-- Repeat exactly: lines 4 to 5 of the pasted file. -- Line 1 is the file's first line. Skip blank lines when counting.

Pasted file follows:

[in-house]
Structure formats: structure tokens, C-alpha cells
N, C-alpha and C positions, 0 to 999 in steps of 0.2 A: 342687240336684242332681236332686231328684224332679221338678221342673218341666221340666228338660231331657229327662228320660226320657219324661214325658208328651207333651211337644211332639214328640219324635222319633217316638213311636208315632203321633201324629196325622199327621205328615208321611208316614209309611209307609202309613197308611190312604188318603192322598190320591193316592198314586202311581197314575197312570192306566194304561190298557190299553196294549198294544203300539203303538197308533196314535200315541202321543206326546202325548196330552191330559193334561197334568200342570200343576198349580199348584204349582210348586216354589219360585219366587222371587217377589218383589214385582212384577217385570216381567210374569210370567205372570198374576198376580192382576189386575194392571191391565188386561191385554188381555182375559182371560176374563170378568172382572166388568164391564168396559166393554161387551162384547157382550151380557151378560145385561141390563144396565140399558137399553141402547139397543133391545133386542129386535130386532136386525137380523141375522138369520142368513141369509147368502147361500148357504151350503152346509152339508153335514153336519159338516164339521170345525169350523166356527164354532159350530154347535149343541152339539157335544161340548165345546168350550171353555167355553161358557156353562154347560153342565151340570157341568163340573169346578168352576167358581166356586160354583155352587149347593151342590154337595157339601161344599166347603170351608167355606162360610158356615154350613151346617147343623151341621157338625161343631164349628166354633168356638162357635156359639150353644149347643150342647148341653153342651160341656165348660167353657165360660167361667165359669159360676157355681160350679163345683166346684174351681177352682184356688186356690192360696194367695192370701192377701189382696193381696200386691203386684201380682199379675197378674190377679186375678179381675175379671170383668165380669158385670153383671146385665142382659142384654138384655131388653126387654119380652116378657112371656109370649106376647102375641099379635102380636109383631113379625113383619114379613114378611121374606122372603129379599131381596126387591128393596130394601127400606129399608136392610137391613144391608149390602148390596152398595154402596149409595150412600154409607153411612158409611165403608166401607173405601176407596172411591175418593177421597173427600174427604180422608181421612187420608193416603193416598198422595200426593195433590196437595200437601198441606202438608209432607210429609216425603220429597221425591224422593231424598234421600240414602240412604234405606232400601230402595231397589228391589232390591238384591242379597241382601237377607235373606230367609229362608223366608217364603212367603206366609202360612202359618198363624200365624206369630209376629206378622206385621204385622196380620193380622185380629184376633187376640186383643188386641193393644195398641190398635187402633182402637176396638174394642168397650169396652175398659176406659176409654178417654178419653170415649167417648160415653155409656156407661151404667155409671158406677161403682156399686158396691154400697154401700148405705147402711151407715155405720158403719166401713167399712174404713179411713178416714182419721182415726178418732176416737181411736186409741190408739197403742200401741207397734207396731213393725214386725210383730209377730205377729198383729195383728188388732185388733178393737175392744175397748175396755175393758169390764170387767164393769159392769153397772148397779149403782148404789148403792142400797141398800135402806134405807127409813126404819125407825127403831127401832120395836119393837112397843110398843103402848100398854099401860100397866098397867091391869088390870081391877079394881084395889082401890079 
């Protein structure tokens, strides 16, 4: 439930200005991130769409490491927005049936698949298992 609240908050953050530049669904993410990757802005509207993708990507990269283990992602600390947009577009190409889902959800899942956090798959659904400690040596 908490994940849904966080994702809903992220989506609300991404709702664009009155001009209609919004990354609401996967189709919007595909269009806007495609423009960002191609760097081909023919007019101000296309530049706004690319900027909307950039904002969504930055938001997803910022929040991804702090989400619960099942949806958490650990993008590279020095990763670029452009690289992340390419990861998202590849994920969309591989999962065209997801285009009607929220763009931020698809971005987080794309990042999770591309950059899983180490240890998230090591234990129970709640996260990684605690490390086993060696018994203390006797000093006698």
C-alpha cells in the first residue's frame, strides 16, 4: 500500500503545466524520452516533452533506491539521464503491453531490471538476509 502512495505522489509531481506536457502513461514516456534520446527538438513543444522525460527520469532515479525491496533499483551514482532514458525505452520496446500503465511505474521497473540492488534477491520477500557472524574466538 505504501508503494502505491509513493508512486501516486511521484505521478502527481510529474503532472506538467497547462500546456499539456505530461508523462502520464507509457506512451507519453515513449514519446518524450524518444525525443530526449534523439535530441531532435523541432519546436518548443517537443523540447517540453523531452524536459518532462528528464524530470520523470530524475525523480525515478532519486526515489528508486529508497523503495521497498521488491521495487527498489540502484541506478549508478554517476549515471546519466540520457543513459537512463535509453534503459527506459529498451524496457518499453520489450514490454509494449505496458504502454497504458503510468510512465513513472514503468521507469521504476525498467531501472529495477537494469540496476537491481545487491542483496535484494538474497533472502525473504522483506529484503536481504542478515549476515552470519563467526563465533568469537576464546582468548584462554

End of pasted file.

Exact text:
């Protein structure tokens, strides 16, 4: 439930200005991130769409490491927005049936698949298992 609240908050953050530049669904993410990757802005509207993708990507990269283990992602600390947009577009190409889902959800899942956090798959659904400690040596 908490994940849904966080994702809903992220989506609300991404709702664009009155001009209609919004990354609401996967189709919007595909269009806007495609423009960002191609760097081909023919007019101000296309530049706004690319900027909307950039904002969504930055938001997803910022929040991804702090989400619960099942949806958490650990993008590279020095990763670029452009690289992340390419990861998202590849994920969309591989999962065209997801285009009607929220763009931020698809971005987080794309990042999770591309950059899983180490240890998230090591234990129970709640996260990684605690490390086993060696018994203390006797000093006698």
C-alpha cells in the first residue's frame, strides 16, 4: 500500500503545466524520452516533452533506491539521464503491453531490471538476509 502512495505522489509531481506536457502513461514516456534520446527538438513543444522525460527520469532515479525491496533499483551514482532514458525505452520496446500503465511505474521497473540492488534477491520477500557472524574466538 505504501508503494502505491509513493508512486501516486511521484505521478502527481510529474503532472506538467497547462500546456499539456505530461508523462502520464507509457506512451507519453515513449514519446518524450524518444525525443530526449534523439535530441531532435523541432519546436518548443517537443523540447517540453523531452524536459518532462528528464524530470520523470530524475525523480525515478532519486526515489528508486529508497523503495521497498521488491521495487527498489540502484541506478549508478554517476549515471546519466540520457543513459537512463535509453534503459527506459529498451524496457518499453520489450514490454509494449505496458504502454497504458503510468510512465513513472514503468521507469521504476525498467531501472529495477537494469540496476537491481545487491542483496535484494538474497533472502525473504522483506529484503536481504542478515549476515552470519563467526563465533568469537576464546582468548584462554